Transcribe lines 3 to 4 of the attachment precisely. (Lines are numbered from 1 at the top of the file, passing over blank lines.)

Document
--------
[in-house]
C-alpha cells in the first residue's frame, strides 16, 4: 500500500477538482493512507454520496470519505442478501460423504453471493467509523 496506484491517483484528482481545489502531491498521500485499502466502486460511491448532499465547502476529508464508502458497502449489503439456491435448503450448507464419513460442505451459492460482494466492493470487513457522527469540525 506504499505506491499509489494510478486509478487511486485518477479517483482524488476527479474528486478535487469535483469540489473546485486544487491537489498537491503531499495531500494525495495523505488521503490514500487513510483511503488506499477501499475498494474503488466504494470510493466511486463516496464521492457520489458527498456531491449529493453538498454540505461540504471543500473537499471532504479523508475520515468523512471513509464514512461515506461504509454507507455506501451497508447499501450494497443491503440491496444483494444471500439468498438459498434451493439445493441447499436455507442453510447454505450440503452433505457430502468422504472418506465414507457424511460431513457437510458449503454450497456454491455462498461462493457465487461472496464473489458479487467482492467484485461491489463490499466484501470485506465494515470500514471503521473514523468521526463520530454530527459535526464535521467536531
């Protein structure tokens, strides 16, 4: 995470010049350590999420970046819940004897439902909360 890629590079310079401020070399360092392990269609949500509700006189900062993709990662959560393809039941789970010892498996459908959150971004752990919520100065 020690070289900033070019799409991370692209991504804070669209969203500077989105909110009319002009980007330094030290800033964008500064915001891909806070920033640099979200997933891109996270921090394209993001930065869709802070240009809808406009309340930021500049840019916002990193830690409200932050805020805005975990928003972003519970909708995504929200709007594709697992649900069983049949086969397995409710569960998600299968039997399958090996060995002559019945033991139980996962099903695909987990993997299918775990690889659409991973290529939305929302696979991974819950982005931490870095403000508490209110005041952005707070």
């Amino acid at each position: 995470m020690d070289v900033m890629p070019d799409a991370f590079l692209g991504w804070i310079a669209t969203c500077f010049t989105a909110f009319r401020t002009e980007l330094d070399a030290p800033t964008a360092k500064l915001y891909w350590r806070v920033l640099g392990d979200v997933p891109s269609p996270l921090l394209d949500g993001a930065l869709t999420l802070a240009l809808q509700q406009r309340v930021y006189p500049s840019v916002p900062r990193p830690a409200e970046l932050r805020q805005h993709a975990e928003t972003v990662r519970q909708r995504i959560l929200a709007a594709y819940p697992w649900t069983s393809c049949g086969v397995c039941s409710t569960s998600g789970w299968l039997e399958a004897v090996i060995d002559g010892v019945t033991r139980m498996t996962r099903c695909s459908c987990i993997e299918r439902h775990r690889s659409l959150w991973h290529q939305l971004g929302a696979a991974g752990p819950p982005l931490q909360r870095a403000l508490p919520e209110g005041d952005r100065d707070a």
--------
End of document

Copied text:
């Protein structure tokens, strides 16, 4: 995470010049350590999420970046819940004897439902909360 890629590079310079401020070399360092392990269609949500509700006189900062993709990662959560393809039941789970010892498996459908959150971004752990919520100065 020690070289900033070019799409991370692209991504804070669209969203500077989105909110009319002009980007330094030290800033964008500064915001891909806070920033640099979200997933891109996270921090394209993001930065869709802070240009809808406009309340930021500049840019916002990193830690409200932050805020805005975990928003972003519970909708995504929200709007594709697992649900069983049949086969397995409710569960998600299968039997399958090996060995002559019945033991139980996962099903695909987990993997299918775990690889659409991973290529939305929302696979991974819950982005931490870095403000508490209110005041952005707070």
């Amino acid at each position: 995470m020690d070289v900033m890629p070019d799409a991370f590079l692209g991504w804070i310079a669209t969203c500077f010049t989105a909110f009319r401020t002009e980007l330094d070399a030290p800033t964008a360092k500064l915001y891909w350590r806070v920033l640099g392990d979200v997933p891109s269609p996270l921090l394209d949500g993001a930065l869709t999420l802070a240009l809808q509700q406009r309340v930021y006189p500049s840019v916002p900062r990193p830690a409200e970046l932050r805020q805005h993709a975990e928003t972003v990662r519970q909708r995504i959560l929200a709007a594709y819940p697992w649900t069983s393809c049949g086969v397995c039941s409710t569960s998600g789970w299968l039997e399958a004897v090996i060995d002559g010892v019945t033991r139980m498996t996962r099903c695909s459908c987990i993997e299918r439902h775990r690889s659409l959150w991973h290529q939305l971004g929302a696979a991974g752990p819950p982005l931490q909360r870095a403000l508490p919520e209110g005041d952005r100065d707070a």